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An Overview Of Nonabsorbable Sutures

New developments in materials that can be used in the treatment of patients have lead to increasing choices for physicians. This is true in highly technical types of equipment as well as in the basics. Different options now exist in both absorbable and nonabsorbable suture materials that give surgeons, emergency room doctors, nurses and medical staff a wide range of different suture options to choose from.


Like absorbable sutures, nonabsorbable sutures are available in both natural materials as well as synthetic materials. The natural long lasting suture materials include surgical silk, surgical steel and surgical cotton. These products have a long track record as very effective permanent options for wound closure and tissue repair. The synthetic types of sutures include nylon, polyester fibers, and a variety of poly materials that are marketed under different brand names.


Nonabsorbable sutures are designed to provide the maximum duration of the suture in the body without any tension reduction. This allows the wound to heal without any stress that can lead to tearing and subsequent scarring of the tissue. Like all types of sutures they have to be sterile and cause a minimum amount of tissue reaction. They also have to be uniform in diameter and size, resistant to fraying, and have the flexibility needed to remain knotted and in place. In the case of nonabsorbable sutures the material also has to be highly resistant to the natural biological response of the body to a foreign material. Instead of being absorbed by the body these sutures are encapsulated by fibroblasts to help retain the sutures in place for optimum wound healing.


There are three different classifications of nonabsorbable sutures. Class l includes the silk and synthetic fibers that can be braided, monofilament or twisted. Class ll nonabsorbable sutures are natural or synthetic fibers which are coated or cotton or linen fibers. Class lll are the metal sutures which can be multi or monofilament in structure and design.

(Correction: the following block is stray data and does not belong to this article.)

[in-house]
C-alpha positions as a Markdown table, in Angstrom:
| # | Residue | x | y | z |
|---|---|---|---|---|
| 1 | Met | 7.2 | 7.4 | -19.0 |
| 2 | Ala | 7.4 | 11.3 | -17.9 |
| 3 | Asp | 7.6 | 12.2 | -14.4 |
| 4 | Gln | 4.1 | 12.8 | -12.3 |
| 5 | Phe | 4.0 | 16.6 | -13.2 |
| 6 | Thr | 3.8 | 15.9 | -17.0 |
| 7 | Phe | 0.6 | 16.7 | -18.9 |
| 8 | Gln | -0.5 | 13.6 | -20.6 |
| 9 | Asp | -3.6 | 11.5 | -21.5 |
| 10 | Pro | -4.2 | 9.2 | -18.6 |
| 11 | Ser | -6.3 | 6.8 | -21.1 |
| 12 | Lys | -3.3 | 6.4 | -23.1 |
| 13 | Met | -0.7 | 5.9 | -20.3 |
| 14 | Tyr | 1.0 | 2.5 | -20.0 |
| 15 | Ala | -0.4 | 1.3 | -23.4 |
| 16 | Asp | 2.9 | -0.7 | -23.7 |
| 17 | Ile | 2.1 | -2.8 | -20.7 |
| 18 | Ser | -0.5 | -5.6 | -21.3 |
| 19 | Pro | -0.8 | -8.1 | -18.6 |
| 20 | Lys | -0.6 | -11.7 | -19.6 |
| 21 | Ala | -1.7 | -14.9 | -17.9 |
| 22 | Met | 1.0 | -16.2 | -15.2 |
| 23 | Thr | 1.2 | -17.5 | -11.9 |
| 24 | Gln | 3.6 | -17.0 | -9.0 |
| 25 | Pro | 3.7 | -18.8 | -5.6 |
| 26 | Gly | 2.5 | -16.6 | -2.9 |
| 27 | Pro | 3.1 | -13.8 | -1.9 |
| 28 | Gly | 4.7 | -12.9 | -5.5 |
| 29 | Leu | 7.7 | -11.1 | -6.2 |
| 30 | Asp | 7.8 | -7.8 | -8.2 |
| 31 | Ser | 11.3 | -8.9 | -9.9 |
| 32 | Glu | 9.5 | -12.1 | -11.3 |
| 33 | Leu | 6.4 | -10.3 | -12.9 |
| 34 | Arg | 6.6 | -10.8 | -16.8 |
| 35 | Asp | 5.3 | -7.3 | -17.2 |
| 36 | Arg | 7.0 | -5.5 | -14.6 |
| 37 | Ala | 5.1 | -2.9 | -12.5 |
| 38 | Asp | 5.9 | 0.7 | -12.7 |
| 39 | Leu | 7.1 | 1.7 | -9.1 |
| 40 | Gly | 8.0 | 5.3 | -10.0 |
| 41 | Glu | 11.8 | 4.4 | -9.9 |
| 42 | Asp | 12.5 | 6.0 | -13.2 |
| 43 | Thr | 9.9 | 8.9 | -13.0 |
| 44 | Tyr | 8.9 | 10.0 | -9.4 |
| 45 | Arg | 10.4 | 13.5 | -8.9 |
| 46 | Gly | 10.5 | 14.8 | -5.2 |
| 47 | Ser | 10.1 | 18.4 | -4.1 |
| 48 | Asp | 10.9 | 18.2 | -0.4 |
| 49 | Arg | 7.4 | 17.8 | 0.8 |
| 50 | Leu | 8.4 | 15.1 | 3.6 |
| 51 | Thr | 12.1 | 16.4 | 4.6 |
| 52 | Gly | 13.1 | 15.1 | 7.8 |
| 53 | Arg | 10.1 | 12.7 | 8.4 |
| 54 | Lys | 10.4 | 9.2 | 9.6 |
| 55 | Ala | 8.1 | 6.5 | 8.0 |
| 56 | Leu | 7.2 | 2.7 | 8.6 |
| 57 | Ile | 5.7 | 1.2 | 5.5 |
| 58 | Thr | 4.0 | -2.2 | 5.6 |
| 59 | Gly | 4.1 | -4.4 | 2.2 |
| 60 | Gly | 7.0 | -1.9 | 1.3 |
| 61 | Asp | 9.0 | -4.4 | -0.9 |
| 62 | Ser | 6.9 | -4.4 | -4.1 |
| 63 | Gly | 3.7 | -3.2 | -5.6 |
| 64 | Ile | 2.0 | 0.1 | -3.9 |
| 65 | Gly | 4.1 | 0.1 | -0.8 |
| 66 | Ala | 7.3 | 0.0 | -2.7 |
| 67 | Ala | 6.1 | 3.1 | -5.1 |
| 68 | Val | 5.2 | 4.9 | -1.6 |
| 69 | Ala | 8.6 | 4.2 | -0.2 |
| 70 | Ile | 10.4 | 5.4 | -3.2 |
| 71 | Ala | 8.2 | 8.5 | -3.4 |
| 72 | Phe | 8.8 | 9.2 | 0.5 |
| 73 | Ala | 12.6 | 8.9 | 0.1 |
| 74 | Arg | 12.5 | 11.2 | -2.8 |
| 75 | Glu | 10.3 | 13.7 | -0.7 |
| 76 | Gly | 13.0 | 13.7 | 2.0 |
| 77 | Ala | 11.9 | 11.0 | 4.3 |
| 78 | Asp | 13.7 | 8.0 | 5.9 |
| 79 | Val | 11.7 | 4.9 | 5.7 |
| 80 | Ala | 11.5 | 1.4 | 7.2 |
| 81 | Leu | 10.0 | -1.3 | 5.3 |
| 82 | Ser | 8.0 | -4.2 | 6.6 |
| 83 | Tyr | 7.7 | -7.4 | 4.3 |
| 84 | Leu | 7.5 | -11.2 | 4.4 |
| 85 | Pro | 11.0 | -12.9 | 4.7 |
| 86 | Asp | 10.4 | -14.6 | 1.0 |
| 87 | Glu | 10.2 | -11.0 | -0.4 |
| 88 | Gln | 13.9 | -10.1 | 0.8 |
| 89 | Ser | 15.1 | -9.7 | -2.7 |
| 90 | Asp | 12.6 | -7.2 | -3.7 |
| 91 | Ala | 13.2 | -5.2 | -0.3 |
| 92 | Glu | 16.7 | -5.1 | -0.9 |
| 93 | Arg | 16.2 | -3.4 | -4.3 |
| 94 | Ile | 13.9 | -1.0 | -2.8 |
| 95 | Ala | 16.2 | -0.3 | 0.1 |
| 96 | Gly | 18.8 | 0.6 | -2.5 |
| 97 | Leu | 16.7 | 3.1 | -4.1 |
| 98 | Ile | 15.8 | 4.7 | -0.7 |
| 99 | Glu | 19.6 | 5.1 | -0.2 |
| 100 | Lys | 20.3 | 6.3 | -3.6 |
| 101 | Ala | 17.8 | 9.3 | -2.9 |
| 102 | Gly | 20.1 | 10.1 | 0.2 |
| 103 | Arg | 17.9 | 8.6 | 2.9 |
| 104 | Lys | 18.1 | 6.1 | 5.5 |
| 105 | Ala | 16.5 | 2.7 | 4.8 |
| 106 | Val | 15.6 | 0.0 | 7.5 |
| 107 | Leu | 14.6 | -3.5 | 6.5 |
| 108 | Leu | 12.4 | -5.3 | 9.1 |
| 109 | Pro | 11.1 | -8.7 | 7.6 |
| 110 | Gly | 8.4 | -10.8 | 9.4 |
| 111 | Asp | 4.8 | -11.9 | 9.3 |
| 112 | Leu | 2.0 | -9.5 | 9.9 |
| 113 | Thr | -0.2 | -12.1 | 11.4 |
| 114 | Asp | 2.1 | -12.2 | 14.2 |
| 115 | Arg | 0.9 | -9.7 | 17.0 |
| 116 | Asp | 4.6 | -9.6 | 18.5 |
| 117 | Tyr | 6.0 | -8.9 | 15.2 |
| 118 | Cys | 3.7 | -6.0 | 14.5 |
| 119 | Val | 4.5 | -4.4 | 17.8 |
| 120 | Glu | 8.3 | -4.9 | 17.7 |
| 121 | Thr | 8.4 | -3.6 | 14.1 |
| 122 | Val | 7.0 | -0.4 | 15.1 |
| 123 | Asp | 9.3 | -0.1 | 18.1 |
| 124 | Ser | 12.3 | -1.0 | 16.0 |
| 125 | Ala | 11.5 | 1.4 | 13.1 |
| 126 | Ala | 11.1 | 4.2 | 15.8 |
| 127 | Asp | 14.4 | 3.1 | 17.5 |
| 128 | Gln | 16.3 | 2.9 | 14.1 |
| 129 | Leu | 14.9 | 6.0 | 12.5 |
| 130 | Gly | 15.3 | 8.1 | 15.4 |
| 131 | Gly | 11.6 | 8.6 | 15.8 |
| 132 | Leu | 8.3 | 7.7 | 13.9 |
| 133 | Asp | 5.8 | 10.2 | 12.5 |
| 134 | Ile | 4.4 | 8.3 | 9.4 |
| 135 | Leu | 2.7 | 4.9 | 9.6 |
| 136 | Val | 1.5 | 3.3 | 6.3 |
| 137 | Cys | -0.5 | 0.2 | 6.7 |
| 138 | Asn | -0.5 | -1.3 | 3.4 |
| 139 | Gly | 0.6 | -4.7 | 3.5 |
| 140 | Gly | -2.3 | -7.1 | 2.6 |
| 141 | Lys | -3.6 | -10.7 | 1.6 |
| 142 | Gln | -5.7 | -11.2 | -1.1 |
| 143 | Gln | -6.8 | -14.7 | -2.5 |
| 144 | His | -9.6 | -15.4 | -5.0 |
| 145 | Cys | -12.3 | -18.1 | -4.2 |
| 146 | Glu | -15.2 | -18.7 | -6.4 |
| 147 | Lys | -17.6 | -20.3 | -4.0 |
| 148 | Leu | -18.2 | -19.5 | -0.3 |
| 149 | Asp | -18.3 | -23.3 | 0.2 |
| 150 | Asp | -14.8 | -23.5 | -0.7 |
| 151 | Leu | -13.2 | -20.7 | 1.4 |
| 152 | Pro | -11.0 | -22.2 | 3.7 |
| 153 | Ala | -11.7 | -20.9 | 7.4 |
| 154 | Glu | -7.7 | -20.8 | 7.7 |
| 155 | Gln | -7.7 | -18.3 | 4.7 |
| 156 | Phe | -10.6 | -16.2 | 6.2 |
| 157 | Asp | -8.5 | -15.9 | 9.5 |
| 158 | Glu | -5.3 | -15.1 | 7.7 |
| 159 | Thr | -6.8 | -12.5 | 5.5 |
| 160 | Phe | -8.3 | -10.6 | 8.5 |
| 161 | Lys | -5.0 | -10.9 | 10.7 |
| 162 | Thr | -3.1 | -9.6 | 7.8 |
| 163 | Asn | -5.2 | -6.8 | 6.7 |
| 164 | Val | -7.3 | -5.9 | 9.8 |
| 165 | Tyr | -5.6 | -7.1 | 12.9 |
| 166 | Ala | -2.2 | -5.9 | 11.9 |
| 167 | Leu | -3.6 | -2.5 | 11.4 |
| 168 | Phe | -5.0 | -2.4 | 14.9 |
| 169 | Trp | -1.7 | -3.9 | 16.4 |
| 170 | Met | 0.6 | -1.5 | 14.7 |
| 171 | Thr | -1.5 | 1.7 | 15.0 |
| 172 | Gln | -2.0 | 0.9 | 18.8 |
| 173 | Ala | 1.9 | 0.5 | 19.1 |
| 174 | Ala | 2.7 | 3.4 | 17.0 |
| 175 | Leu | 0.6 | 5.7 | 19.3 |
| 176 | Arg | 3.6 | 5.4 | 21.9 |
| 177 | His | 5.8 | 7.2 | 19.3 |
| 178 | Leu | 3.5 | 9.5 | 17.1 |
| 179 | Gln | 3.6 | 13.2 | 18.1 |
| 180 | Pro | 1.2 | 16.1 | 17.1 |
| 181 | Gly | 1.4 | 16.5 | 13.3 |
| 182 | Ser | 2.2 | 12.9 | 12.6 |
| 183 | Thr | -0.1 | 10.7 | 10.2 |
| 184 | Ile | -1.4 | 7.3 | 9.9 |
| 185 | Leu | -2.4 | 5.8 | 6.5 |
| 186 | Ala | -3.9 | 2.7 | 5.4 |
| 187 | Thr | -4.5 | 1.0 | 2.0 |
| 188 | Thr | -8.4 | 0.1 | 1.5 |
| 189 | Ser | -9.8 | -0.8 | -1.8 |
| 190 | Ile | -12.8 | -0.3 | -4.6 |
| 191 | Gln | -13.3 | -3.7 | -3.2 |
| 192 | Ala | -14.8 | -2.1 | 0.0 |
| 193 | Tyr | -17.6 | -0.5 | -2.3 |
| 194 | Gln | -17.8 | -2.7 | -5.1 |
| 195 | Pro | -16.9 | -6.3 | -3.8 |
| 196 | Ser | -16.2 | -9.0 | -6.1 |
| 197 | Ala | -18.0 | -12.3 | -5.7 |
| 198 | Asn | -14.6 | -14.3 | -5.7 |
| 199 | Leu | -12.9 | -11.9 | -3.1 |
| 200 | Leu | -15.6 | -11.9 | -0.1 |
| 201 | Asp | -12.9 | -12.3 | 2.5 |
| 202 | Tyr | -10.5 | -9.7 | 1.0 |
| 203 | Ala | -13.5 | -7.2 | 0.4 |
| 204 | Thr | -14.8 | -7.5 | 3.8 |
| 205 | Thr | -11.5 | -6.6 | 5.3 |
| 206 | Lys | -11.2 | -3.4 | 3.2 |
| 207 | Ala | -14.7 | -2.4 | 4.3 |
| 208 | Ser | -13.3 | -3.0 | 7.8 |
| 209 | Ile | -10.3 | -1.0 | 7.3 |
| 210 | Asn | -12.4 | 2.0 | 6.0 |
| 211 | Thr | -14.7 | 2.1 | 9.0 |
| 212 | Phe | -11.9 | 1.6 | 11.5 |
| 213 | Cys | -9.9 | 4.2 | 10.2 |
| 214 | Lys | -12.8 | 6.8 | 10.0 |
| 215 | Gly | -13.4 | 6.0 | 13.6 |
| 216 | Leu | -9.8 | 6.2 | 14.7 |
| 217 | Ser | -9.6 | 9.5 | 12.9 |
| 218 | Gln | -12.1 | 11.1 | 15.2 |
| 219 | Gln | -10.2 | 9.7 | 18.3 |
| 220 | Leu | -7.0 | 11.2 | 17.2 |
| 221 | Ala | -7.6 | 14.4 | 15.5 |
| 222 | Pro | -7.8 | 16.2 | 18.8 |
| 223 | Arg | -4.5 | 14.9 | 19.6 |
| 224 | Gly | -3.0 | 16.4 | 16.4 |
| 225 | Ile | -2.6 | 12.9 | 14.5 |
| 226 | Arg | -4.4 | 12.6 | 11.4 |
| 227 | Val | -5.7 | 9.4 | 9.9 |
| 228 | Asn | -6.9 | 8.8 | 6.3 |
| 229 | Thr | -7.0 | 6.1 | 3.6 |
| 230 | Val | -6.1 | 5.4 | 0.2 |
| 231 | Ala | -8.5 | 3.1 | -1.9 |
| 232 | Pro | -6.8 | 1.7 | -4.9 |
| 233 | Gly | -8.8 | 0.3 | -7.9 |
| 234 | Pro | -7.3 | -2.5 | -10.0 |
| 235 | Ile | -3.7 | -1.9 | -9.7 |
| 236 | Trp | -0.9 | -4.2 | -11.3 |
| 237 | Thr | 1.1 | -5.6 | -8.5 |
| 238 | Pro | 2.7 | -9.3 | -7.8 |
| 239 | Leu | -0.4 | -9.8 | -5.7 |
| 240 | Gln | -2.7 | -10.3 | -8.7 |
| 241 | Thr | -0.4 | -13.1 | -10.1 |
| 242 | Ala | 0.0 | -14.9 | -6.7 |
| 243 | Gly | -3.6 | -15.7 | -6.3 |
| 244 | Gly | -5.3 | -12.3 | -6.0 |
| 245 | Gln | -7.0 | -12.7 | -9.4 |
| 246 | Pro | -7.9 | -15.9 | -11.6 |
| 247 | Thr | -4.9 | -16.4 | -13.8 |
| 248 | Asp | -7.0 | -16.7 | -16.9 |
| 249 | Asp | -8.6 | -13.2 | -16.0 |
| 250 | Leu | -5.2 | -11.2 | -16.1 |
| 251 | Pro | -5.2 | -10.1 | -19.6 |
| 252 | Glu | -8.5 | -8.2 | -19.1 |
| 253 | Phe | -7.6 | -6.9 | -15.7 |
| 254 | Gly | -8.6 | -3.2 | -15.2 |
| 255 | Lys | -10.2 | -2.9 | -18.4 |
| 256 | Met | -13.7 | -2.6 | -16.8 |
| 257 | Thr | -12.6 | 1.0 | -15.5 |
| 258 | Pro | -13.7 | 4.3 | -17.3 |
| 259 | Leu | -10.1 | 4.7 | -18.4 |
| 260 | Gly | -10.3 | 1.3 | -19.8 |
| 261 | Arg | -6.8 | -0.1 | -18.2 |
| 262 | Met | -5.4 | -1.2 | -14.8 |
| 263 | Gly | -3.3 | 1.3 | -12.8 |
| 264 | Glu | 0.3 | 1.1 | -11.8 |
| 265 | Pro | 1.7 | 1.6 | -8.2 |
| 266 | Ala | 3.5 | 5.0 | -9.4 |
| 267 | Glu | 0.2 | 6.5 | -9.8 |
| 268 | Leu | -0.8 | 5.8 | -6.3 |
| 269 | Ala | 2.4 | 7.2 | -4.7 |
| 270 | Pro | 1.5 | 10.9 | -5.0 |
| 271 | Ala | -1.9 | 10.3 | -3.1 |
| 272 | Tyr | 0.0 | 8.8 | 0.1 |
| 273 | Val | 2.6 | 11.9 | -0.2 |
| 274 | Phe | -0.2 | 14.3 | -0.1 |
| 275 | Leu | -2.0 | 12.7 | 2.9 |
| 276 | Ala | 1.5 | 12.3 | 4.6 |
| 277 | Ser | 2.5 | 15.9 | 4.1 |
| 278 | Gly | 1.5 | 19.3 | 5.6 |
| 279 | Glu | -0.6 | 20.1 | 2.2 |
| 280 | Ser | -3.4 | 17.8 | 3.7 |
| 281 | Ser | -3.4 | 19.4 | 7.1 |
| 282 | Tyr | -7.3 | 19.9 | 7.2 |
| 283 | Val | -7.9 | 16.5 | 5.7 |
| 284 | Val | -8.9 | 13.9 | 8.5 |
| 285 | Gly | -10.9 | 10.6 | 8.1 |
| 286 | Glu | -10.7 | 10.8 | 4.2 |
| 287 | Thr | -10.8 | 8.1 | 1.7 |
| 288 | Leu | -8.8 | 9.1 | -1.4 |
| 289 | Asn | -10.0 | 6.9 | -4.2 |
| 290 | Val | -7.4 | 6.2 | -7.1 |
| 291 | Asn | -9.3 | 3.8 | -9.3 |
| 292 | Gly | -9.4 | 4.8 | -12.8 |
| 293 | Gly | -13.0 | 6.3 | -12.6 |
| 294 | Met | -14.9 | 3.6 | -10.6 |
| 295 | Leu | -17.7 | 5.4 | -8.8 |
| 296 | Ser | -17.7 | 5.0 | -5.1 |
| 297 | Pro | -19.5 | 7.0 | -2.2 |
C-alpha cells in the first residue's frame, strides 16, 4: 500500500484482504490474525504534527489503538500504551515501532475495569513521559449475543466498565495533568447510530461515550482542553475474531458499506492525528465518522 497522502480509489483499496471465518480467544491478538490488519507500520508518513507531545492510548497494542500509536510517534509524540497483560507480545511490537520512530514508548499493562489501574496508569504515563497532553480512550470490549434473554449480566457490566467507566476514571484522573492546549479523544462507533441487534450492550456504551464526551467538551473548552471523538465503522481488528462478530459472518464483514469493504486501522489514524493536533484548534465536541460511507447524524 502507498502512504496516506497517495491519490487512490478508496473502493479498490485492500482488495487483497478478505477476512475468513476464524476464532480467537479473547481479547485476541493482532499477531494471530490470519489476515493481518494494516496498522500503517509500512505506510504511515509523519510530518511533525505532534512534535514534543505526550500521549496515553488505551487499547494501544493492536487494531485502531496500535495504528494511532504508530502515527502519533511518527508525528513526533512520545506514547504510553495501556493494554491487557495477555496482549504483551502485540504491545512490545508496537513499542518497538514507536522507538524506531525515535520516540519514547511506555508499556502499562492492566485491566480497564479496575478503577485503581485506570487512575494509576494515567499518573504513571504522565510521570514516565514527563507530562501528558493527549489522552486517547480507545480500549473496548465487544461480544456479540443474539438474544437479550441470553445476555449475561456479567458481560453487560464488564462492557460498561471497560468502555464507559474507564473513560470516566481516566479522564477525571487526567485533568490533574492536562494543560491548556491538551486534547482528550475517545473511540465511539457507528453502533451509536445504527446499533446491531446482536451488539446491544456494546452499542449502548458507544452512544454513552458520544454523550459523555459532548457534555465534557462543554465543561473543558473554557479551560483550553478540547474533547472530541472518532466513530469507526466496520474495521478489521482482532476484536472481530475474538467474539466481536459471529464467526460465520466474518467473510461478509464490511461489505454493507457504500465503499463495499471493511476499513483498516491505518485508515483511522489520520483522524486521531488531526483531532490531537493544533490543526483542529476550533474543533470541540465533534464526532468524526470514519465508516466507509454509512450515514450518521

Not all nonabsorbable sutures will stay in the body indefinitely. The natural fibers such as silk, even when treated with a coating to reduce the breakdown of the fiber, will be absorbed by the body over time. Most of the silk nonabsorbables will not be detectable after approximately two years in the body. Cotton fibers, when coated, tend to last much longer in the body but it will lose tensile strength by approximately 60-70% within two years. Unlike silk it is not fully absorbed by encapsulated, providing gradual reduction in tensile strength over the wound.


Surgical steel nonabsorbable sutures are the most permanent but can be difficult to work with in specific locations. Surgical steel is considered to have excellent retention of tensile strength and also holds knots very well making it a good choice for abdominal, orthopedic, and thoracic types of procedures and applications.


Nylon and poly types of sutures are reported to be an ideal compromise between natural fibers and stainless steel. They retain tensile strength well and also are slower to dissolve in the body, providing additional support to the wound over the two year mark post procedure.